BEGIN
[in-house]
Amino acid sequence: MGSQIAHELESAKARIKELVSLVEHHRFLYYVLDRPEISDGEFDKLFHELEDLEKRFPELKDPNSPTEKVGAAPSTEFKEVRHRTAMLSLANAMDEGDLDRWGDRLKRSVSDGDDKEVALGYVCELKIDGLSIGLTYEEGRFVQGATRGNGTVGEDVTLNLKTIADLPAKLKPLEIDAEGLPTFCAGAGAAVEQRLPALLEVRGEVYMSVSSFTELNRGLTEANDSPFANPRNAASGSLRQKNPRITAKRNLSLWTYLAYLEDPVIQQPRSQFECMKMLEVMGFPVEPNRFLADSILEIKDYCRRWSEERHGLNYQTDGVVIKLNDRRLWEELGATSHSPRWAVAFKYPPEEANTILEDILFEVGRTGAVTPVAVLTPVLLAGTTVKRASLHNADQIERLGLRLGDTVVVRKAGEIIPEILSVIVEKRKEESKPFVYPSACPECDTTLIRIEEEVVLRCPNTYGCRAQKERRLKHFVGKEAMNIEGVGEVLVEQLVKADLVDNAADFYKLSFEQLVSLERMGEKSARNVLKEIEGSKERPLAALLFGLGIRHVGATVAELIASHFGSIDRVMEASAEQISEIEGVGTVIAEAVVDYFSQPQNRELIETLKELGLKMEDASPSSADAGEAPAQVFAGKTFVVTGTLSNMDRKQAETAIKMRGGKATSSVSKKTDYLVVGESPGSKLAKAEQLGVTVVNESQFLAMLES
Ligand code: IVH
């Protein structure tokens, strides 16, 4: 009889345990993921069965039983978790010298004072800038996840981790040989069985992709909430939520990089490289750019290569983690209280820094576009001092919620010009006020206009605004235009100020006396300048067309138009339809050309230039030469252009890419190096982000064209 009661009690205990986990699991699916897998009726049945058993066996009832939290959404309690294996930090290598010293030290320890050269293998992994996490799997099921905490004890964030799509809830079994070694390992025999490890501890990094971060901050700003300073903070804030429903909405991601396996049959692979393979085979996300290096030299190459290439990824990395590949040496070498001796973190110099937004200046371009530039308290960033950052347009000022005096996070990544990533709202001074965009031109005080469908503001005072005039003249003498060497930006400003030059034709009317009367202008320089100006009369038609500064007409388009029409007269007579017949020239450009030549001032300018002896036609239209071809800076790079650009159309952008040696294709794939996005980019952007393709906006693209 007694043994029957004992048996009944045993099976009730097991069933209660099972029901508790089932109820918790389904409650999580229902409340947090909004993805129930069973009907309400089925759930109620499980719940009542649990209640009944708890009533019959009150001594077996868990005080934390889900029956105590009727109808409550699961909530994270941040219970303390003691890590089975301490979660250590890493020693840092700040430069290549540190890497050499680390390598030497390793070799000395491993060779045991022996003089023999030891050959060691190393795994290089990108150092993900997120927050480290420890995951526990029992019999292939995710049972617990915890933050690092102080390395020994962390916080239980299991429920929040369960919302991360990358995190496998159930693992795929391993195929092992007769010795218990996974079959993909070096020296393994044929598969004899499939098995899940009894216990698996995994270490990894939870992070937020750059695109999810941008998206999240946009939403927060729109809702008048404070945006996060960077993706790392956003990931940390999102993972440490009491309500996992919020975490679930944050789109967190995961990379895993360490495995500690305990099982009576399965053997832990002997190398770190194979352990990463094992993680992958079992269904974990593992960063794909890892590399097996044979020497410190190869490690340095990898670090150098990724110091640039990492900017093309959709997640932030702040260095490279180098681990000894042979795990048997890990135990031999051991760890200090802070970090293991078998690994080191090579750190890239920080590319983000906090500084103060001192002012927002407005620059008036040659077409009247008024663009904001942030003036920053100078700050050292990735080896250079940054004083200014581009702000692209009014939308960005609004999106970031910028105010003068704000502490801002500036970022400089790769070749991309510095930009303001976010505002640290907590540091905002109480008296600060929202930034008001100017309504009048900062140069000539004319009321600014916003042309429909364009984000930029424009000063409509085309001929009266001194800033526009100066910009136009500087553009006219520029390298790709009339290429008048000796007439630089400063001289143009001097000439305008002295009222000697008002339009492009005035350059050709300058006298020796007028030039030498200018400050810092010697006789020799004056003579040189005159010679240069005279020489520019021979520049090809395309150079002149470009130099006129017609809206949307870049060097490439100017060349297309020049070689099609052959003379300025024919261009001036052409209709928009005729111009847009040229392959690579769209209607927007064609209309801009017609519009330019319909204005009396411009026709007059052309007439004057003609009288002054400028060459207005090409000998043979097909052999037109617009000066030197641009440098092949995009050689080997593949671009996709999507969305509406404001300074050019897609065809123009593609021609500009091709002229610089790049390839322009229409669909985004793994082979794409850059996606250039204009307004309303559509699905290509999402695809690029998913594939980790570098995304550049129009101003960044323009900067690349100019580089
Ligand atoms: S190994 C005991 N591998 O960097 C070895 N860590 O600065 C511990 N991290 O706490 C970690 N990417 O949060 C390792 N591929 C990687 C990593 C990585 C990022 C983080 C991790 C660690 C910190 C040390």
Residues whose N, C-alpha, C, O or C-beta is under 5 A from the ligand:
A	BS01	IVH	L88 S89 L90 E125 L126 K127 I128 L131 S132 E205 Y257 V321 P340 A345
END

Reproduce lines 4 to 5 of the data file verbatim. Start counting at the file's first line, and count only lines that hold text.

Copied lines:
């Protein structure tokens, strides 16, 4: 009889345990993921069965039983978790010298004072800038996840981790040989069985992709909430939520990089490289750019290569983690209280820094576009001092919620010009006020206009605004235009100020006396300048067309138009339809050309230039030469252009890419190096982000064209 009661009690205990986990699991699916897998009726049945058993066996009832939290959404309690294996930090290598010293030290320890050269293998992994996490799997099921905490004890964030799509809830079994070694390992025999490890501890990094971060901050700003300073903070804030429903909405991601396996049959692979393979085979996300290096030299190459290439990824990395590949040496070498001796973190110099937004200046371009530039308290960033950052347009000022005096996070990544990533709202001074965009031109005080469908503001005072005039003249003498060497930006400003030059034709009317009367202008320089100006009369038609500064007409388009029409007269007579017949020239450009030549001032300018002896036609239209071809800076790079650009159309952008040696294709794939996005980019952007393709906006693209 007694043994029957004992048996009944045993099976009730097991069933209660099972029901508790089932109820918790389904409650999580229902409340947090909004993805129930069973009907309400089925759930109620499980719940009542649990209640009944708890009533019959009150001594077996868990005080934390889900029956105590009727109808409550699961909530994270941040219970303390003691890590089975301490979660250590890493020693840092700040430069290549540190890497050499680390390598030497390793070799000395491993060779045991022996003089023999030891050959060691190393795994290089990108150092993900997120927050480290420890995951526990029992019999292939995710049972617990915890933050690092102080390395020994962390916080239980299991429920929040369960919302991360990358995190496998159930693992795929391993195929092992007769010795218990996974079959993909070096020296393994044929598969004899499939098995899940009894216990698996995994270490990894939870992070937020750059695109999810941008998206999240946009939403927060729109809702008048404070945006996060960077993706790392956003990931940390999102993972440490009491309500996992919020975490679930944050789109967190995961990379895993360490495995500690305990099982009576399965053997832990002997190398770190194979352990990463094992993680992958079992269904974990593992960063794909890892590399097996044979020497410190190869490690340095990898670090150098990724110091640039990492900017093309959709997640932030702040260095490279180098681990000894042979795990048997890990135990031999051991760890200090802070970090293991078998690994080191090579750190890239920080590319983000906090500084103060001192002012927002407005620059008036040659077409009247008024663009904001942030003036920053100078700050050292990735080896250079940054004083200014581009702000692209009014939308960005609004999106970031910028105010003068704000502490801002500036970022400089790769070749991309510095930009303001976010505002640290907590540091905002109480008296600060929202930034008001100017309504009048900062140069000539004319009321600014916003042309429909364009984000930029424009000063409509085309001929009266001194800033526009100066910009136009500087553009006219520029390298790709009339290429008048000796007439630089400063001289143009001097000439305008002295009222000697008002339009492009005035350059050709300058006298020796007028030039030498200018400050810092010697006789020799004056003579040189005159010679240069005279020489520019021979520049090809395309150079002149470009130099006129017609809206949307870049060097490439100017060349297309020049070689099609052959003379300025024919261009001036052409209709928009005729111009847009040229392959690579769209209607927007064609209309801009017609519009330019319909204005009396411009026709007059052309007439004057003609009288002054400028060459207005090409000998043979097909052999037109617009000066030197641009440098092949995009050689080997593949671009996709999507969305509406404001300074050019897609065809123009593609021609500009091709002229610089790049390839322009229409669909985004793994082979794409850059996606250039204009307004309303559509699905290509999402695809690029998913594939980790570098995304550049129009101003960044323009900067690349100019580089
Ligand atoms: S190994 C005991 N591998 O960097 C070895 N860590 O600065 C511990 N991290 O706490 C970690 N990417 O949060 C390792 N591929 C990687 C990593 C990585 C990022 C983080 C991790 C660690 C910190 C040390």